In fact, you know what? If they'll have me, I'm thinking of donning an orange vest and - together with C - running the Robin Hood Half Marathon in September this year to raise money for the MS Society. If we did, would you consider sponsoring us?

Sue's Story

Sue experienced her first symptoms of MS when she was hurriedly planting bulbs in her garden.

“I remember coming inside as it had just started to rain, I was rushing around and my foot went numb. I thought it was odd, but over the next 24 hours the numbness gradually made its way up my leg. I was frustrated – I didn’t have time to be ill, I had a busy job and busy lifestyle and didn’t want to be off work.”

Much to Sue’s dismay, the numbness did not leave and after a trip to the doctor she was rushed straight to hospital with a presumed damaged spine or a possible stroke.

“I had an MRI and a lumbar puncture, which I found to be a most painful procedure, but nothing was confirmed. I felt so useless being in hospital I started helping the nurses make the beds!”

Doctors told Sue she would experience problems with her leg for the next few months, but that she shouldn’t worry too much.

She put the experience behind her and began a new job, but eight months after leaving hospital the numbness in her leg returned. Doctors confirmed almost immediately that Sue had multiple sclerosis – a condition of the central nervous system which causes the body’s immune system to attack myelin, a substance surrounding nerve fibres, causing confusion and delay in messages from the brain and spine.

MS can cause a variety of symptoms including loss of balance and mobility, extreme fatigue, depression and mood swings. There is currently no cure and few effective treatments, but with the right support and information people can continue their lives.

Now Sue, age 59 from Dunfermline, has been chosen as one of the faces to front the MS Society’s national campaign to raise awareness of the condition.

“The MS Society has provided me with so much hope and support over the years that I was only too happy to oblige. I’m representing the older members of society with the condition – and that’s fine by me!”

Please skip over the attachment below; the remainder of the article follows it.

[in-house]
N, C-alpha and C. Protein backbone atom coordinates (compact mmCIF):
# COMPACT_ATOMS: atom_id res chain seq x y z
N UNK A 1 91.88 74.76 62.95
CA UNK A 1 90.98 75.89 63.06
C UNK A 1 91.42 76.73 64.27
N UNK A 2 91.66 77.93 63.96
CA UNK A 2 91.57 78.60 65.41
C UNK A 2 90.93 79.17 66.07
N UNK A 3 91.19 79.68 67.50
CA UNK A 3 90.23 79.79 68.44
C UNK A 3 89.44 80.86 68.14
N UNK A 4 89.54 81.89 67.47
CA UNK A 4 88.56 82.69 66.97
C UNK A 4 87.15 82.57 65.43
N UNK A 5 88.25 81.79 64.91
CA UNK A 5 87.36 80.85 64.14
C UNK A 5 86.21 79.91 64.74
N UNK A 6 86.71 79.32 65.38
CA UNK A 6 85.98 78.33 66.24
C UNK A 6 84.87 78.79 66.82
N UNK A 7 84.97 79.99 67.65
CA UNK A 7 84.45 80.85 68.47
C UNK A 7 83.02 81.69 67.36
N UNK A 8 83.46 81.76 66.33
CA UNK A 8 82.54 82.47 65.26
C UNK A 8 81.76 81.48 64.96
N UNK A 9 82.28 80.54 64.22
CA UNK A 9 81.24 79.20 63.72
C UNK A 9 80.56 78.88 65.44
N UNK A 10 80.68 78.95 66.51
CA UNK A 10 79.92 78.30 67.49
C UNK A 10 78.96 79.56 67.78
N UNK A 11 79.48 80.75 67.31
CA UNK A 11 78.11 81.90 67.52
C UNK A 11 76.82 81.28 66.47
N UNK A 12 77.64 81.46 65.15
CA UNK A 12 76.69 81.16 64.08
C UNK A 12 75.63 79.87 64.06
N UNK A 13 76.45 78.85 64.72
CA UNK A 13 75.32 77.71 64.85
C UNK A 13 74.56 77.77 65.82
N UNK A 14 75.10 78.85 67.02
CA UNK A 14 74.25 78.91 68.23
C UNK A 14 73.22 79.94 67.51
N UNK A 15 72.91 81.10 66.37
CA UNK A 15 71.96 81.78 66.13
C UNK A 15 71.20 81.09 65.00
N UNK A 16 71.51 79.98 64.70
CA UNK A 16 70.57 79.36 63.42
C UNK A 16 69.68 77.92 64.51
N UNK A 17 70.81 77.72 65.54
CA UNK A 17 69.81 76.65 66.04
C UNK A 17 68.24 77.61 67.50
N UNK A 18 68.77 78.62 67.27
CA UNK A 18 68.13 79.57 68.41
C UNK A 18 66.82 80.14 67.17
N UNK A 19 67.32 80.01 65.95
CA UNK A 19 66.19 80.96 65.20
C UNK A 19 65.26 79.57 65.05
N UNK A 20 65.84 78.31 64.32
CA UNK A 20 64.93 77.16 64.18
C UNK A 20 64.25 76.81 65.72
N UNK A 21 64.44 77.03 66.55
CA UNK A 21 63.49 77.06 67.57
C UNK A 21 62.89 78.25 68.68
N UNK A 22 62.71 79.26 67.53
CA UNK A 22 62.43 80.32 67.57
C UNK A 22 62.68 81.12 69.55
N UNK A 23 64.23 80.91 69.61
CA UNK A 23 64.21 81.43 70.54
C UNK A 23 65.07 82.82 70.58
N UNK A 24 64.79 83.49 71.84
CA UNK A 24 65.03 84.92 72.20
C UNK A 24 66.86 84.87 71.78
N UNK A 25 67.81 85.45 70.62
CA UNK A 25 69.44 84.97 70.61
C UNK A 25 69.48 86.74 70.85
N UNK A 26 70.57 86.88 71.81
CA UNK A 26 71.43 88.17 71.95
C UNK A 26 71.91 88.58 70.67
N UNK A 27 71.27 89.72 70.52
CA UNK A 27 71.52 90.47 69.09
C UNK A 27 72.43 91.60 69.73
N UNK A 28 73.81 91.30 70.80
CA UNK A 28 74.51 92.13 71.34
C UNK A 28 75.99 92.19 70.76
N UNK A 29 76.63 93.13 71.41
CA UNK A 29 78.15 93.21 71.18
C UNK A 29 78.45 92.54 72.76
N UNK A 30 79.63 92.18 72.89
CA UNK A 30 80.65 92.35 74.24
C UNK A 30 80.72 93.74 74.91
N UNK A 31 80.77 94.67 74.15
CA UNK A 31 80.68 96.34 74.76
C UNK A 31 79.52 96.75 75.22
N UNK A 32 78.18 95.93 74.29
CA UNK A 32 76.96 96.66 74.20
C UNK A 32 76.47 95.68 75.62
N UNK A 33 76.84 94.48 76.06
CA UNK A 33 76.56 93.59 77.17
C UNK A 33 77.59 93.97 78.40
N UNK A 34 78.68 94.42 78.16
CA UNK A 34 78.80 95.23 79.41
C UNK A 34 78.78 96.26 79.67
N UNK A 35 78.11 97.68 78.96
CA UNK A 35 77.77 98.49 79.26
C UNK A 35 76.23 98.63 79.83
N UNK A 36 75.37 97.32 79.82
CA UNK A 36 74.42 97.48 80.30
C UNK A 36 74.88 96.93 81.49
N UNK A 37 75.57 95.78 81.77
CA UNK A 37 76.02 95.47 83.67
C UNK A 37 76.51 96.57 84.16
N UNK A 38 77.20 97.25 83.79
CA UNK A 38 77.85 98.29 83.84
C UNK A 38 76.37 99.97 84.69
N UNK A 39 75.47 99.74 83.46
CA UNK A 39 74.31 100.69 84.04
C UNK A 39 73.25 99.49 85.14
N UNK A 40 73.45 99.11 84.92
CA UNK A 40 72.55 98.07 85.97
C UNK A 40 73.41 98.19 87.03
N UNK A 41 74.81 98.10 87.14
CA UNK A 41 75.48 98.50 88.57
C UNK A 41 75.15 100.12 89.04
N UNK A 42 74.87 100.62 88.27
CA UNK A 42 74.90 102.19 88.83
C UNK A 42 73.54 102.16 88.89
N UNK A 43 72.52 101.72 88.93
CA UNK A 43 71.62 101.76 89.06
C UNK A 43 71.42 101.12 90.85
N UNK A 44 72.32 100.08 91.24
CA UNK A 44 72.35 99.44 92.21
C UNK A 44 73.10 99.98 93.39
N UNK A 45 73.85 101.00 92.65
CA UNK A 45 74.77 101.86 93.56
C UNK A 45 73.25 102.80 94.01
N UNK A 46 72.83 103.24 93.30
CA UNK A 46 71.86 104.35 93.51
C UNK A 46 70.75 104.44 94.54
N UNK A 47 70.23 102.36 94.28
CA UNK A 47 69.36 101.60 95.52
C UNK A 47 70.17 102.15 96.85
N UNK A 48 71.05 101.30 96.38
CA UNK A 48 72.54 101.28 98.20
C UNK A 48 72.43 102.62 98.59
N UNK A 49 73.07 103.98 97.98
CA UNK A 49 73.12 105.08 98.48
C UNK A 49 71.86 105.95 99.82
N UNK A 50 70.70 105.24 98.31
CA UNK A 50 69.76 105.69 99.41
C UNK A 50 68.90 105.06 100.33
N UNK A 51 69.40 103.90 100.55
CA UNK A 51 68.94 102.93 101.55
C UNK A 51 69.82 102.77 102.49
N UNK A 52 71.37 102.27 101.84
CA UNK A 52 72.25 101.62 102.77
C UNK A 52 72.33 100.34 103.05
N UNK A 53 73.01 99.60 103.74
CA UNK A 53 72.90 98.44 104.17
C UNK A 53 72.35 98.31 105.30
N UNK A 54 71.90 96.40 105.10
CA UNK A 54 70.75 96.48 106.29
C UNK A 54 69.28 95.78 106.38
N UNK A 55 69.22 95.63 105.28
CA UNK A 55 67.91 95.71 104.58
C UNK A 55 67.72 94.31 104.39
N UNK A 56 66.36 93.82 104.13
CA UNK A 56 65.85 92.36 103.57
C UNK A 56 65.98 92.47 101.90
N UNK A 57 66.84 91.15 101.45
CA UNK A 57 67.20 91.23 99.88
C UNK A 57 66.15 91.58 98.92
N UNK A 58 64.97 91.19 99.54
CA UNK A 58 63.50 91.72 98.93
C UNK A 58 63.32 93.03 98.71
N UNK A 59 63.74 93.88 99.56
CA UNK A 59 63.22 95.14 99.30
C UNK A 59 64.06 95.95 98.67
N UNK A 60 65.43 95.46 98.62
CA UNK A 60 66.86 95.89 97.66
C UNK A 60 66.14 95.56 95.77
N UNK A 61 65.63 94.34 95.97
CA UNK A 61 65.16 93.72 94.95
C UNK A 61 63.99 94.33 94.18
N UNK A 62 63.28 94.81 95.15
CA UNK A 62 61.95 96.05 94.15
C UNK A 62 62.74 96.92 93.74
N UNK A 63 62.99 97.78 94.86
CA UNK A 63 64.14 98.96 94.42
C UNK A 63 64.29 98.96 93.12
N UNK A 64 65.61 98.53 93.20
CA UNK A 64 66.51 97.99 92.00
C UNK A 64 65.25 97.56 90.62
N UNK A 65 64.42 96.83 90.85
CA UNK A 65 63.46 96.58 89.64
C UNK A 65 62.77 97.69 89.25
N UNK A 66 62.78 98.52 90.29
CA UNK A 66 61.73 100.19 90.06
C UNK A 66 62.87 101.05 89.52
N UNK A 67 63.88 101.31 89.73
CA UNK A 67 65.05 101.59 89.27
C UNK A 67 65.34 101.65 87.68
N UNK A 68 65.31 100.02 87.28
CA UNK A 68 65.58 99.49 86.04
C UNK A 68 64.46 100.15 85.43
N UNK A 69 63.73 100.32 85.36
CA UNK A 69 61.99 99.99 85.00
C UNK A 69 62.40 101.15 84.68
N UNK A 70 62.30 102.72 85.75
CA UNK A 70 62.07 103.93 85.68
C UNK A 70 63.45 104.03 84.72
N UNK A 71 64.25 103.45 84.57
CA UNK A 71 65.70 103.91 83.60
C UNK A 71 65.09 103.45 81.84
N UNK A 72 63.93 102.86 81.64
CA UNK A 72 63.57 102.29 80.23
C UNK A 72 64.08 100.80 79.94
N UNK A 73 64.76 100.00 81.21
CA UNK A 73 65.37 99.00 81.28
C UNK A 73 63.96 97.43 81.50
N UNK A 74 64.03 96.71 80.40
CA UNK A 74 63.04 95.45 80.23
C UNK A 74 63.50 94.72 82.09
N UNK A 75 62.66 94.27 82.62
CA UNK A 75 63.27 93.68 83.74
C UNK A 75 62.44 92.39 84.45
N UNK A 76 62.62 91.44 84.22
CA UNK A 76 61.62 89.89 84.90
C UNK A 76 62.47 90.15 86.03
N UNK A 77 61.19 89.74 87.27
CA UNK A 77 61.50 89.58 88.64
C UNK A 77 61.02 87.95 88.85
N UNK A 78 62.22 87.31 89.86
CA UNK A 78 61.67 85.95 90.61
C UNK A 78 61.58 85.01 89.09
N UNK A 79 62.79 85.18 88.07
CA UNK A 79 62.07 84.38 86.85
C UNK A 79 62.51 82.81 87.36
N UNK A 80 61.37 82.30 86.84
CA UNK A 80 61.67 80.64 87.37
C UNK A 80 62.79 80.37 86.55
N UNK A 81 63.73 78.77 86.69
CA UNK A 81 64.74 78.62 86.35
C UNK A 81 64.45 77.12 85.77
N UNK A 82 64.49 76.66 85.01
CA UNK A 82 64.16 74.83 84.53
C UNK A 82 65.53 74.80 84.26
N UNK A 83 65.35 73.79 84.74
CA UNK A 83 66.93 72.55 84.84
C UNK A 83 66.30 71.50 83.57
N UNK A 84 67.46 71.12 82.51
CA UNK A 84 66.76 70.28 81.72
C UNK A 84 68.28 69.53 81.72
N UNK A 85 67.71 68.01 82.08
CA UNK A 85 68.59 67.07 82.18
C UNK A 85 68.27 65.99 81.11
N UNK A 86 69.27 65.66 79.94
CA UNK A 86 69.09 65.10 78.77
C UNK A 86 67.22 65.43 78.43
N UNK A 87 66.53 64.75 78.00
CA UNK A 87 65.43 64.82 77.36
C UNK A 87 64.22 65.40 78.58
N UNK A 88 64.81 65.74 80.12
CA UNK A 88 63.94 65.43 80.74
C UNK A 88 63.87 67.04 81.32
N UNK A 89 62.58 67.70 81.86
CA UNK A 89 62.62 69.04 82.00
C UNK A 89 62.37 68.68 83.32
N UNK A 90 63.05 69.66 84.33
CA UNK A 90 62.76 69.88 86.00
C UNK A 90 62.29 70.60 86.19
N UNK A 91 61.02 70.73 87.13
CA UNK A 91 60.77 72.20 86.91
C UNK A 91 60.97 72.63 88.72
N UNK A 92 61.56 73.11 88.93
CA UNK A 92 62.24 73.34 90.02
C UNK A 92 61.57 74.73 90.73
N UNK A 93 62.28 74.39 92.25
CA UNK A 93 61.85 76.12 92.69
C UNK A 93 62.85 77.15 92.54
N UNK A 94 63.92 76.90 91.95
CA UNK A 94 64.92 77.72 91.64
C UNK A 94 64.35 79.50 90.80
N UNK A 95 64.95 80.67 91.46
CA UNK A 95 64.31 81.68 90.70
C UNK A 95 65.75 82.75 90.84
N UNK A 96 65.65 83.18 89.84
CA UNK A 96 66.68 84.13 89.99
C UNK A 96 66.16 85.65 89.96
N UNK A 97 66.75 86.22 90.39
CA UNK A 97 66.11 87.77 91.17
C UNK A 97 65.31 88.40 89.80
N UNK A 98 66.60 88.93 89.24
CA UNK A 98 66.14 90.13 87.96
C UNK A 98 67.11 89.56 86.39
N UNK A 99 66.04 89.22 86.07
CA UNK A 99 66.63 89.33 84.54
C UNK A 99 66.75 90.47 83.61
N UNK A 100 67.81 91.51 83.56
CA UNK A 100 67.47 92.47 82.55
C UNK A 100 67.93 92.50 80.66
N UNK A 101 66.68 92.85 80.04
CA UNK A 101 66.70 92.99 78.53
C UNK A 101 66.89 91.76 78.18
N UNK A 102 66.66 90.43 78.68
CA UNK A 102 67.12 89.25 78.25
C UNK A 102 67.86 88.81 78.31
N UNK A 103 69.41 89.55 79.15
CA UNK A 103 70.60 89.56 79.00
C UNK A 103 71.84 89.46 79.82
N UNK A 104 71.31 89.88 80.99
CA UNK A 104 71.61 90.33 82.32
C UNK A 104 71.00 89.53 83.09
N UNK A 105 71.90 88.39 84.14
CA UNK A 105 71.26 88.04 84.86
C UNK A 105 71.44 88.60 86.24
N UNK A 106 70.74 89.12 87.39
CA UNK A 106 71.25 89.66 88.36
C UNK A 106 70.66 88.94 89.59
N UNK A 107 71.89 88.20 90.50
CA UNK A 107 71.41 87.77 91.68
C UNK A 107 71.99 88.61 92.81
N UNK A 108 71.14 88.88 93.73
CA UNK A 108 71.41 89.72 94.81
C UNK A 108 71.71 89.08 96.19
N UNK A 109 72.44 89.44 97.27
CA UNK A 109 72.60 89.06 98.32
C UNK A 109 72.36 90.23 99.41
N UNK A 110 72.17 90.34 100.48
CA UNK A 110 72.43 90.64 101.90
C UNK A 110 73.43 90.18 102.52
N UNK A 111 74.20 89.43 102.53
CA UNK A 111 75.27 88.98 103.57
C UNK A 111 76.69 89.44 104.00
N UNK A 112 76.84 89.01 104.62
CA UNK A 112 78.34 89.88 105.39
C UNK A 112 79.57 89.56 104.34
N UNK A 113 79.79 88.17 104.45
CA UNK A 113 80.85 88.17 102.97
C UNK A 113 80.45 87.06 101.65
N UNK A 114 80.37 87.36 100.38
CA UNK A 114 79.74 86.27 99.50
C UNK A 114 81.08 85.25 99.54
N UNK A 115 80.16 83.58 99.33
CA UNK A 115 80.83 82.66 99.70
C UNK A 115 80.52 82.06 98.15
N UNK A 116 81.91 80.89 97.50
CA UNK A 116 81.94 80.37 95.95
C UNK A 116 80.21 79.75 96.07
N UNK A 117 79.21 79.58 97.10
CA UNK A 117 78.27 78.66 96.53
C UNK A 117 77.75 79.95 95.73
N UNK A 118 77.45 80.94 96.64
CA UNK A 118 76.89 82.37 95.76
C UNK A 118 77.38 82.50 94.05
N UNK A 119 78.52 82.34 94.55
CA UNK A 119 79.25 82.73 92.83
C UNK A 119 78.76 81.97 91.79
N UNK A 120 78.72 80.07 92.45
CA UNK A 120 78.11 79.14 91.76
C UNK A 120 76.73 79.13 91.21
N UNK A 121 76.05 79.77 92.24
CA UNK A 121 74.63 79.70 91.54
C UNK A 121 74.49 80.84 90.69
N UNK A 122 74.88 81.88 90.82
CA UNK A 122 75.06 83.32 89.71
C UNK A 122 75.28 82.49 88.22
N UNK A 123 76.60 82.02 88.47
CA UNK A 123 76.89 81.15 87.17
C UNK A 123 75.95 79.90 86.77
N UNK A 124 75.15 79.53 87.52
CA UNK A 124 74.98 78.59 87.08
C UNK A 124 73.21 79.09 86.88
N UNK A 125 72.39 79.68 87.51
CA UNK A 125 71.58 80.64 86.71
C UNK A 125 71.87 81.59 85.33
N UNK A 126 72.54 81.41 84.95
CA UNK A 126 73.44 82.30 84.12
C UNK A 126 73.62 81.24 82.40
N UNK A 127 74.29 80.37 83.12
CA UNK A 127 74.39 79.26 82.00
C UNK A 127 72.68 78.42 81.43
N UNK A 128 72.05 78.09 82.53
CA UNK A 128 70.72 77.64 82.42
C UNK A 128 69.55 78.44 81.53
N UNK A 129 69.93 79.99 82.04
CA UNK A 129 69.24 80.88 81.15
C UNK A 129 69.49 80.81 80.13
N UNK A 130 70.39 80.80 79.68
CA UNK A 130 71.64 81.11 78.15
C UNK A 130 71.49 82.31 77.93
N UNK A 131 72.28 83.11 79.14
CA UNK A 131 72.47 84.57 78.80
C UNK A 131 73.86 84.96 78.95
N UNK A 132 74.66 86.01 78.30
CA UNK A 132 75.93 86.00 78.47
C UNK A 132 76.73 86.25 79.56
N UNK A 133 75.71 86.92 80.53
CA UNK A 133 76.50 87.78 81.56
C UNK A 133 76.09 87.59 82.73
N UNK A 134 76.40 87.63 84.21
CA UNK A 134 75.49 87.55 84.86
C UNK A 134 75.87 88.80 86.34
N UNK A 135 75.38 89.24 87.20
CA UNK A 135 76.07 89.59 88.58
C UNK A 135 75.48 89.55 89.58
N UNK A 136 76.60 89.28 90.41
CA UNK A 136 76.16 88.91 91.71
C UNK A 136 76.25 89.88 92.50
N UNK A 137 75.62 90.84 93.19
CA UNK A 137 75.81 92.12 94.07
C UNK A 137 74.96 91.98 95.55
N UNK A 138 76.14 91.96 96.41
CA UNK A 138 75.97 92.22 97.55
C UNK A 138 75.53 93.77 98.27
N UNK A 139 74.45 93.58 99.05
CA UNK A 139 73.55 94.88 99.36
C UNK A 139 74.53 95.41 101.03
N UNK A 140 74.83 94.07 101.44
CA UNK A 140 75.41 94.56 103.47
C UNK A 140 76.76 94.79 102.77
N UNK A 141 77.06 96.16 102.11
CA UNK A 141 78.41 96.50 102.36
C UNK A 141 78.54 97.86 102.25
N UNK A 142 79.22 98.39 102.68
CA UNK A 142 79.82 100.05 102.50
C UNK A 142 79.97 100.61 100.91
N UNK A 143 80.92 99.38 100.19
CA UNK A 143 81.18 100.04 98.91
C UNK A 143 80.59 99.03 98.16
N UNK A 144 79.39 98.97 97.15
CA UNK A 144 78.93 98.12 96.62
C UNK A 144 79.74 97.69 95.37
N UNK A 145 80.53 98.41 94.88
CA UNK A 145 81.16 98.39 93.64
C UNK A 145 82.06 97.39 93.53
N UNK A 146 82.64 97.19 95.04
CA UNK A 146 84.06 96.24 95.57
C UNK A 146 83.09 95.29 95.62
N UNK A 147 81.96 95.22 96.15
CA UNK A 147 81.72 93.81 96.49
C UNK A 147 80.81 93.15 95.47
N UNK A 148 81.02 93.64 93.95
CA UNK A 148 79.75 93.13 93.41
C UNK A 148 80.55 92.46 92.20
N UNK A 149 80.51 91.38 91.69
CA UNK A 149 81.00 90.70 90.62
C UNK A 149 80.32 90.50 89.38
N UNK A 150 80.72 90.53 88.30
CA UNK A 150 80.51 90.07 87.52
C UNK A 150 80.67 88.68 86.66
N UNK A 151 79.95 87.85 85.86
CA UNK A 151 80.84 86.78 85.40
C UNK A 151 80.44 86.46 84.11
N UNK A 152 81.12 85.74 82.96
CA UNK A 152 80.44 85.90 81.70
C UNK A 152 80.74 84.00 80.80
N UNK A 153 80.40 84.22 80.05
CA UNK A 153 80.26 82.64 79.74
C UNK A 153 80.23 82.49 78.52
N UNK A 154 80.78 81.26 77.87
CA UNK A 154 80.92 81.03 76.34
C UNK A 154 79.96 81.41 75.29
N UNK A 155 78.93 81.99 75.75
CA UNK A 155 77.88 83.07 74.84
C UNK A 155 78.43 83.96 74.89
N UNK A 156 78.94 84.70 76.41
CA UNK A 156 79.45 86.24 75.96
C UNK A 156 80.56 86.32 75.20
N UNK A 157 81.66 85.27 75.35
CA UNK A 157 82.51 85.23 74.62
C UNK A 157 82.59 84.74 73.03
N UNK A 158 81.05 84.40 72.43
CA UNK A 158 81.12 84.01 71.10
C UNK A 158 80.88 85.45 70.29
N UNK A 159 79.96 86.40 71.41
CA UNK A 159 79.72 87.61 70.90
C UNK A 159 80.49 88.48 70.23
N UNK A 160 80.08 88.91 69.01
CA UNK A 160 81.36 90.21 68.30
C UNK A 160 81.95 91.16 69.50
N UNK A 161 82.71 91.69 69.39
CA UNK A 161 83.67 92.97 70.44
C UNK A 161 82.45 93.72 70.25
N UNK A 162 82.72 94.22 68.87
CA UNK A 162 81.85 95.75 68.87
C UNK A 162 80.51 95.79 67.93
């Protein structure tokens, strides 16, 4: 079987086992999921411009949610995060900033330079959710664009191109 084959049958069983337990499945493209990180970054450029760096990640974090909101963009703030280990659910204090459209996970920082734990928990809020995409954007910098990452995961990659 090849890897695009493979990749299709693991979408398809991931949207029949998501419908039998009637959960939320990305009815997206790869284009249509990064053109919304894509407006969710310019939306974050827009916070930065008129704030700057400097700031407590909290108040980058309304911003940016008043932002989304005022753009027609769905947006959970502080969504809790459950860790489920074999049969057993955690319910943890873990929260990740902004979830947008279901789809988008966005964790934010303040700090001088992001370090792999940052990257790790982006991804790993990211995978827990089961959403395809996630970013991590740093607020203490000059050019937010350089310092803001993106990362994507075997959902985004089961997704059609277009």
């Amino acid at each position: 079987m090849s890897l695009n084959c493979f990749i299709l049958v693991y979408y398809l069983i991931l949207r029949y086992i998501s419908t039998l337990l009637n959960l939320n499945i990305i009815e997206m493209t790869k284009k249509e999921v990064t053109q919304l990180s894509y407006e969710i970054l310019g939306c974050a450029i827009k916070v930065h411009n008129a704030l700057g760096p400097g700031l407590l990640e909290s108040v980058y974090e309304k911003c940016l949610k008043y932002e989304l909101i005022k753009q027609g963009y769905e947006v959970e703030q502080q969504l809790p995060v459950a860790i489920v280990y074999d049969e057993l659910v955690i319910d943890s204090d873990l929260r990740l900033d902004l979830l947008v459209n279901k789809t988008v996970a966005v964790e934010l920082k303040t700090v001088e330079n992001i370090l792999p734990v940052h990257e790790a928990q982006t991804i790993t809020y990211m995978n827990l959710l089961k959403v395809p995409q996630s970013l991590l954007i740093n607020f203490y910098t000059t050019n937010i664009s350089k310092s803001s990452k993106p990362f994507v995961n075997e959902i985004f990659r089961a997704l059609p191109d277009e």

For the first two years of her diagnosis Sue’s MS symptoms were very aggressive. A year into her diagnosis she had to leave work, something she found terribly hard, and she was in and out of hospital around four times a year. In 2000 she lost the use of her legs and spent much time in rehabilitation learning firstly to stand and then to walk again.

“I felt frustrated that there seemed to be very little support available. If I couldn’t work I needed to do something to keep my brain active so I joined the MS Society and successfully helped campaign for access to disease modifying drugs. I signed up to the Society’s Research Network which has helped me a great deal in understanding the condition and has kept me busy over the years.”

Taking regular medication since 2000, Sue’s condition has stabilised and she has not been admitted to hospital for over eight years.

“I experience problems with mobility and use a wheelchair regularly, but I manage to walk some distances. My husband and I have moved to a bungalow now which helps a great deal. With his support and lots of good will, I can manage one way or another to achieve most of the things I want to do.”

“The biggest misconception I find in the MS community is that people think nothing is being done to help find a cure. Millions of pounds are being spent every year on MS research, and we are closer now to finding effective treatments than we’ve ever been before – something that will give many people hope."


  1. ST, if you & C run the half marathon for MS, I'll definitely chip in a few bones.

  2. I'm not sure if it's reading this that's making me notice, but I've spotted quite a few ads raising awareness of MS in the women's magazines over the last month or so. Yes, I'll sponsor you. But only if you grow a comedy moustache again to run.

  3. Mos' def. Moustache optional, but encouraged.

  4. Mouseytache if you feel like it, but yeah, consider sponsorship a given